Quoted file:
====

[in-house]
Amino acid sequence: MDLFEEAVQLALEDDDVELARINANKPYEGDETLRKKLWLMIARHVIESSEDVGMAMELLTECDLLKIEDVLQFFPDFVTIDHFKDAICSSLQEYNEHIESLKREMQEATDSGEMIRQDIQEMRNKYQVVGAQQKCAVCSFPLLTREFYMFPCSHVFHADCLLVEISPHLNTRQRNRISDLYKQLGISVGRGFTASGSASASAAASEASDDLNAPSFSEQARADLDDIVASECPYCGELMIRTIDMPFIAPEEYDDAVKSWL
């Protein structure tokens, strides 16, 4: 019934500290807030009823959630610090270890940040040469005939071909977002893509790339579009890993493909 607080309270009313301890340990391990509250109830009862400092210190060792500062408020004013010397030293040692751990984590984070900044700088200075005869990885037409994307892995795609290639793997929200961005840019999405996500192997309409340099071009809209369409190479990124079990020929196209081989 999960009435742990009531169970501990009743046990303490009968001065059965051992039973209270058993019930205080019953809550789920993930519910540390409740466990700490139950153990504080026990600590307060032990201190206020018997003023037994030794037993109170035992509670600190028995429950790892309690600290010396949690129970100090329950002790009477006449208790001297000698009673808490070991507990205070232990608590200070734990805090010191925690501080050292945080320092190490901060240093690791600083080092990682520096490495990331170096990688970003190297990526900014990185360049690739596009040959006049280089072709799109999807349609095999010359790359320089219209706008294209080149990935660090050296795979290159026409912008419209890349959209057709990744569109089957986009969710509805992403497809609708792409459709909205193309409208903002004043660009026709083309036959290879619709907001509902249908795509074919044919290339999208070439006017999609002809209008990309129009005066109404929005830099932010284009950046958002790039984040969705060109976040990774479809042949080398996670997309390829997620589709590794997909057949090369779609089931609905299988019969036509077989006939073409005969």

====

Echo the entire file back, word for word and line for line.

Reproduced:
[in-house]
Amino acid sequence: MDLFEEAVQLALEDDDVELARINANKPYEGDETLRKKLWLMIARHVIESSEDVGMAMELLTECDLLKIEDVLQFFPDFVTIDHFKDAICSSLQEYNEHIESLKREMQEATDSGEMIRQDIQEMRNKYQVVGAQQKCAVCSFPLLTREFYMFPCSHVFHADCLLVEISPHLNTRQRNRISDLYKQLGISVGRGFTASGSASASAAASEASDDLNAPSFSEQARADLDDIVASECPYCGELMIRTIDMPFIAPEEYDDAVKSWL
């Protein structure tokens, strides 16, 4: 019934500290807030009823959630610090270890940040040469005939071909977002893509790339579009890993493909 607080309270009313301890340990391990509250109830009862400092210190060792500062408020004013010397030293040692751990984590984070900044700088200075005869990885037409994307892995795609290639793997929200961005840019999405996500192997309409340099071009809209369409190479990124079990020929196209081989 999960009435742990009531169970501990009743046990303490009968001065059965051992039973209270058993019930205080019953809550789920993930519910540390409740466990700490139950153990504080026990600590307060032990201190206020018997003023037994030794037993109170035992509670600190028995429950790892309690600290010396949690129970100090329950002790009477006449208790001297000698009673808490070991507990205070232990608590200070734990805090010191925690501080050292945080320092190490901060240093690791600083080092990682520096490495990331170096990688970003190297990526900014990185360049690739596009040959006049280089072709799109999807349609095999010359790359320089219209706008294209080149990935660090050296795979290159026409912008419209890349959209057709990744569109089957986009969710509805992403497809609708792409459709909205193309409208903002004043660009026709083309036959290879619709907001509902249908795509074919044919290339999208070439006017999609002809209008990309129009005066109404929005830099932010284009950046958002790039984040969705060109976040990774479809042949080398996670997309390829997620589709590794997909057949090369779609089931609905299988019969036509077989006939073409005969």